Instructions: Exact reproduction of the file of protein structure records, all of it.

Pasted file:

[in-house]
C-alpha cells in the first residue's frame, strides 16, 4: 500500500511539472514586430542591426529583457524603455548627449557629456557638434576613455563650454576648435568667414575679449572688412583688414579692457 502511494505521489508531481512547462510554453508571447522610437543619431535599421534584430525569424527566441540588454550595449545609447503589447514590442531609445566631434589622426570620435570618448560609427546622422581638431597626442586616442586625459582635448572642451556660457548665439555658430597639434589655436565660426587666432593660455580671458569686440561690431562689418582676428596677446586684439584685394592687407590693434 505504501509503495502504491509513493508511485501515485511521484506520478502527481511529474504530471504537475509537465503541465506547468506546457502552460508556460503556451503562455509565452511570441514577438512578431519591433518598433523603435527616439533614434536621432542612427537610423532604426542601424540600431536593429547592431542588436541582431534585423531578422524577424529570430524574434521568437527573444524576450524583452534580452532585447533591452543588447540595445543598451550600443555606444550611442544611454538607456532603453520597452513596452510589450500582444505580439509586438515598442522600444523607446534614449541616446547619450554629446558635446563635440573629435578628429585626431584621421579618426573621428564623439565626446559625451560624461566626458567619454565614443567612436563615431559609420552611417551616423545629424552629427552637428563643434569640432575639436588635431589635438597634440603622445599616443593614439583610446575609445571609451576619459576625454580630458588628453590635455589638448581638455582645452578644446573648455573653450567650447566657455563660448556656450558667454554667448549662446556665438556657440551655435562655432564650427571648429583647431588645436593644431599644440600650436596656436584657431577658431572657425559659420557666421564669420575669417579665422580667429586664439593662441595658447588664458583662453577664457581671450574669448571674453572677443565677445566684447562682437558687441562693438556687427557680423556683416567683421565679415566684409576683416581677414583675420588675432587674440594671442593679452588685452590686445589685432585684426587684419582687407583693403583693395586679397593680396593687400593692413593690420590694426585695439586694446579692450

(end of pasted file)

[in-house]
C-alpha cells in the first residue's frame, strides 16, 4: 500500500511539472514586430542591426529583457524603455548627449557629456557638434576613455563650454576648435568667414575679449572688412583688414579692457 502511494505521489508531481512547462510554453508571447522610437543619431535599421534584430525569424527566441540588454550595449545609447503589447514590442531609445566631434589622426570620435570618448560609427546622422581638431597626442586616442586625459582635448572642451556660457548665439555658430597639434589655436565660426587666432593660455580671458569686440561690431562689418582676428596677446586684439584685394592687407590693434 505504501509503495502504491509513493508511485501515485511521484506520478502527481511529474504530471504537475509537465503541465506547468506546457502552460508556460503556451503562455509565452511570441514577438512578431519591433518598433523603435527616439533614434536621432542612427537610423532604426542601424540600431536593429547592431542588436541582431534585423531578422524577424529570430524574434521568437527573444524576450524583452534580452532585447533591452543588447540595445543598451550600443555606444550611442544611454538607456532603453520597452513596452510589450500582444505580439509586438515598442522600444523607446534614449541616446547619450554629446558635446563635440573629435578628429585626431584621421579618426573621428564623439565626446559625451560624461566626458567619454565614443567612436563615431559609420552611417551616423545629424552629427552637428563643434569640432575639436588635431589635438597634440603622445599616443593614439583610446575609445571609451576619459576625454580630458588628453590635455589638448581638455582645452578644446573648455573653450567650447566657455563660448556656450558667454554667448549662446556665438556657440551655435562655432564650427571648429583647431588645436593644431599644440600650436596656436584657431577658431572657425559659420557666421564669420575669417579665422580667429586664439593662441595658447588664458583662453577664457581671450574669448571674453572677443565677445566684447562682437558687441562693438556687427557680423556683416567683421565679415566684409576683416581677414583675420588675432587674440594671442593679452588685452590686445589685432585684426587684419582687407583693403583693395586679397593680396593687400593692413593690420590694426585695439586694446579692450